- City Government
- Public Works
- Street Improvement Plan
Strategic Street Improvement Plan
In June 2021, the City Council approved the City's five-year Capital Improvement Plan (CIP) to address the condition of the City's aging thoroughfares and neighborhood streets. To create the strategic plan, Engineering staff used a previous pavement analysis, and prioritized roads that were at least 40 years old. Citizen comments and concerns were also factored into the plan. Then, Engineering staff developed a simplified rating method and evaluated the high priority roads to perform first-hand evaluations.
A total of 65 high-priority neighborhood street segments have been incorporated into the plan for improvements.
2021 Neighborhood Street Assessment Map
The study also addressed the City's major thoroughfares.
2021 Thoroughfare Assessment Map
As part of the plan, a funding timeline was developed. Many of the segments will be repaved following needed waterline, sewer line, or drainage improvements. The following chart shows the thoroughfare projects and the year they have been/will be funded.
Please note, funding allows for necessary engineering and design work to begin on each individual project. Construction timelines are not determined until any necessary engineering and design work is complete. Some projects may not need engineering and/or design work; however, the majority of these projects will need engineering and design work.
|Fiscal Year 2022-2023||Fiscal Year 2023-2024||Fiscal Year 2024-2025||Fiscal Year 2025-2026|
|Forest Ridge Dr. - Harwood Rd. to Cheek-Sparger Rd.*||X|
|Forest Ridge Dr. - Bedford Rd to S.H. 183*||X|
|Forest Ridge Dr. - Harwood Rd. to Bedford Rd.*||X|
|Harwood Rd. - Hurst City Limits to S.H. 121 Traffic Signals*||X|
|Harwood Rd. - Hurst City Limits to West of Central Dr.*||X|
|Bedford Rd. - Brown Trail to S.H. 183/121**||X|
|Bedford Rd. - S.H. 183/121 to Central Drive**||X|
|Bedford Rd. - Hurst City Limits to Brown Trail**||X|
|Brown Trail - Harwood Rd. to Pipeline Rd.***||X|
|Cheek-Sparger Rd. - S.H. 121 to Bedford Rd.||X|
|McLain Rd. - Cummings Dr. to Cheek-Sparger Rd.||X|
|Murphy Dr. - Cheek-Sparger Rd. to Harwood Rd.||X|
|Schumac Lane - Central Dr. to Hospital Pkwy.||X|
* = Will be resurfaced after the completion of the waterline installation project
** = Will be resurfaced after the necessary water/sanitary sewer line replacement project
*** = Was approved by Tarrant County voters in 2021 to be partially-funded by Tarrant County bond dollars.
The City of Euless will be improving Pipeline Road, and crews are already performing the necessary utility work. The City of Bedford is in the process of designing utility relocations along the roadway as well, in anticipation of the City of Euless reconstructing the roadway, which will begin later this year.
The City of Euless' website shows Phase II of their street reconstruction project will include West Pipeline Road, from Raider Drive to the western city limits.
Cheek-Sparger Road falls within the City of Colleyville's borders and therefore Colleyville is heading up this project. Currently, there are no definitive start dates yet.
Cheek-Sparger Road will be expanded from two lanes to three between the Bedford Road and Heritage Avenue intersections. There will be one lane for eastbound traffic and one for westbound vehicles, separated by a turn lane in the middle. This keeps the two-lane configuration used today, while allowing for easier turning capabilities and better traffic flow. The future Cheek-Sparger still needs to be designed and could include a drainage system, five-foot-wide sidewalk on the north side, and a 10-foot-wide trail on the south side of the road. Ultimate design will include opportunity for public input.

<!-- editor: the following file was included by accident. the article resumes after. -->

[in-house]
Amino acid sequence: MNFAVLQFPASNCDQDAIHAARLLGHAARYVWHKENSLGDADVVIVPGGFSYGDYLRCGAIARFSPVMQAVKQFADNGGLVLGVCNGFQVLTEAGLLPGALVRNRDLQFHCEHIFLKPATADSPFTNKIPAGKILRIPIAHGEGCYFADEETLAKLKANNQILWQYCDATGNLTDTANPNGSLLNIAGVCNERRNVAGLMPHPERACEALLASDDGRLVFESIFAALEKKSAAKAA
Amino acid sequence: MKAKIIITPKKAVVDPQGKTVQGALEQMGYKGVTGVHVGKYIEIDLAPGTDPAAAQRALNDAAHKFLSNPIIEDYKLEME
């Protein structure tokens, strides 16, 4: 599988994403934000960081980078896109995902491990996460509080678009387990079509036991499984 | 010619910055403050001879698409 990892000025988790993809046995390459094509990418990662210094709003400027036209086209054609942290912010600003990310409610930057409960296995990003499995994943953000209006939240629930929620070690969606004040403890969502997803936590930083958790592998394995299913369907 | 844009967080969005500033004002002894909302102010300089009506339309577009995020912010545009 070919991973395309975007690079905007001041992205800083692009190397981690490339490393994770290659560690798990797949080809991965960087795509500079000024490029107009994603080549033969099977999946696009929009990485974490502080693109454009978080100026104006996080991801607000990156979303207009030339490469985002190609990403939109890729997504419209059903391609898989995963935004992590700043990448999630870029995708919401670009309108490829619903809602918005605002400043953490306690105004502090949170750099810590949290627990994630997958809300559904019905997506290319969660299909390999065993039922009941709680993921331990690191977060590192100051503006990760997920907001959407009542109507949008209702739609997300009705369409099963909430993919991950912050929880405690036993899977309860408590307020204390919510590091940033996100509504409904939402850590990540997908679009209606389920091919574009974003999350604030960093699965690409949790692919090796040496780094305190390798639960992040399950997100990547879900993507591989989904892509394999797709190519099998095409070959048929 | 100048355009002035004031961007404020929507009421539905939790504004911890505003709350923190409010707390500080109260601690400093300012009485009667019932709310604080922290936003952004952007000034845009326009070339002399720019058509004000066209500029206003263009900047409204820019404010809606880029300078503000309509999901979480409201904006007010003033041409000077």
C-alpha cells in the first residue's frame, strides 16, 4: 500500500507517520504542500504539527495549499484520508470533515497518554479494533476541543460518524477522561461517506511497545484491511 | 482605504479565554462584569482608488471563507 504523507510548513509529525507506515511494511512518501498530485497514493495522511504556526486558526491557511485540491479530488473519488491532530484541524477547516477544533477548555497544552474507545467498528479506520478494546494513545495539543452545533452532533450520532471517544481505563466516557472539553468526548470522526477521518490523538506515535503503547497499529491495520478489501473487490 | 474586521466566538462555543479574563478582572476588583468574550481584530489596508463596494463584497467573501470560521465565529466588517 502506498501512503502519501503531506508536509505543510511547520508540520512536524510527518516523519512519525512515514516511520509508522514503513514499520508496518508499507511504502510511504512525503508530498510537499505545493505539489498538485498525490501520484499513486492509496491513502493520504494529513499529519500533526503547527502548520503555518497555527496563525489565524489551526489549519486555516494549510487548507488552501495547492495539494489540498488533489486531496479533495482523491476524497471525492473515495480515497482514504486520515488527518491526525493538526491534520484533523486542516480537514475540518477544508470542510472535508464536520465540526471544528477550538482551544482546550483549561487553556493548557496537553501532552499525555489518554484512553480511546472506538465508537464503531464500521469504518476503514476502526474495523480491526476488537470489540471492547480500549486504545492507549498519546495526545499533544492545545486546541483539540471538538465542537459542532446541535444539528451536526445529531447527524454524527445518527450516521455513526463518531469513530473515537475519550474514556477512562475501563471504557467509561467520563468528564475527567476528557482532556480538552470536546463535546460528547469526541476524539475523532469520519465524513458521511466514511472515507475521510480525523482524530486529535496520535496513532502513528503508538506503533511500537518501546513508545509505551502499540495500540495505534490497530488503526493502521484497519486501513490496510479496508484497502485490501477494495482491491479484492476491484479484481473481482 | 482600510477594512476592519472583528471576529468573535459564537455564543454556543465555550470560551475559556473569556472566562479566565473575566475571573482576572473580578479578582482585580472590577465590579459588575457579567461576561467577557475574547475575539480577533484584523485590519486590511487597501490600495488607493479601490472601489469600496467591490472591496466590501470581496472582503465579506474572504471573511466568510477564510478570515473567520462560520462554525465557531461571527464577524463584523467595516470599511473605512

The City of Colleyville will most likely select and award the design work to an engineering firm during the current 2022-2023 Fiscal Year. The design will take about a year to complete, and then construction will take around two years, from start to finish, because it is such a big project.
The project was included in the voter-approved 2021 Tarrant County bond package, meaning the County is funding half of the project. The remaining $13 million in costs will be split between Colleyville and Bedford. The Cities of Colleyville and Bedford continue to pursue grant funding for their portion of the project to minimize the cost to taxpayers.
Many neighborhood streets were also included in the five-year strategic plan. Numerous factors were taken into consideration for prioritizing and scheduling the streets that needed the most work such as:
- Engineering staff's assessment of the roads' condition
- Any corresponding water/utility line/drainage work
- And neighboring streets near high priority streets
The neighborhood roads that were labeled higher priority will dictate the timing of any necessary water and sewer line upgrades. The following link shows a table of all the 65 streets included in the plan and the type of work that will be funded during the next five years.
View the Neighborhood Streets Improvement List
The thoroughfare projects will be funded through debt obligations, which the City will issue in August. The City chose to issue debt for these projects due to the significant cost of these needed upgrades.
The debt obligations will be repaid through 4B Street Improvement Economic Development Corporation (SIEDC) funds, which is derived from the half-cent dedicated sales tax the City receives from the State. Meaning, for example, if a person purchases a taxable item for $1 in the City of Bedford, a half-penny of sales tax would go into that fund. If a person purchases $100 worth of taxable goods, 50 cents would go into the 4B SIEDC fund, and so on. The repayment of the debt for these thoroughfare projects will not impact ad valorem taxes (property taxes).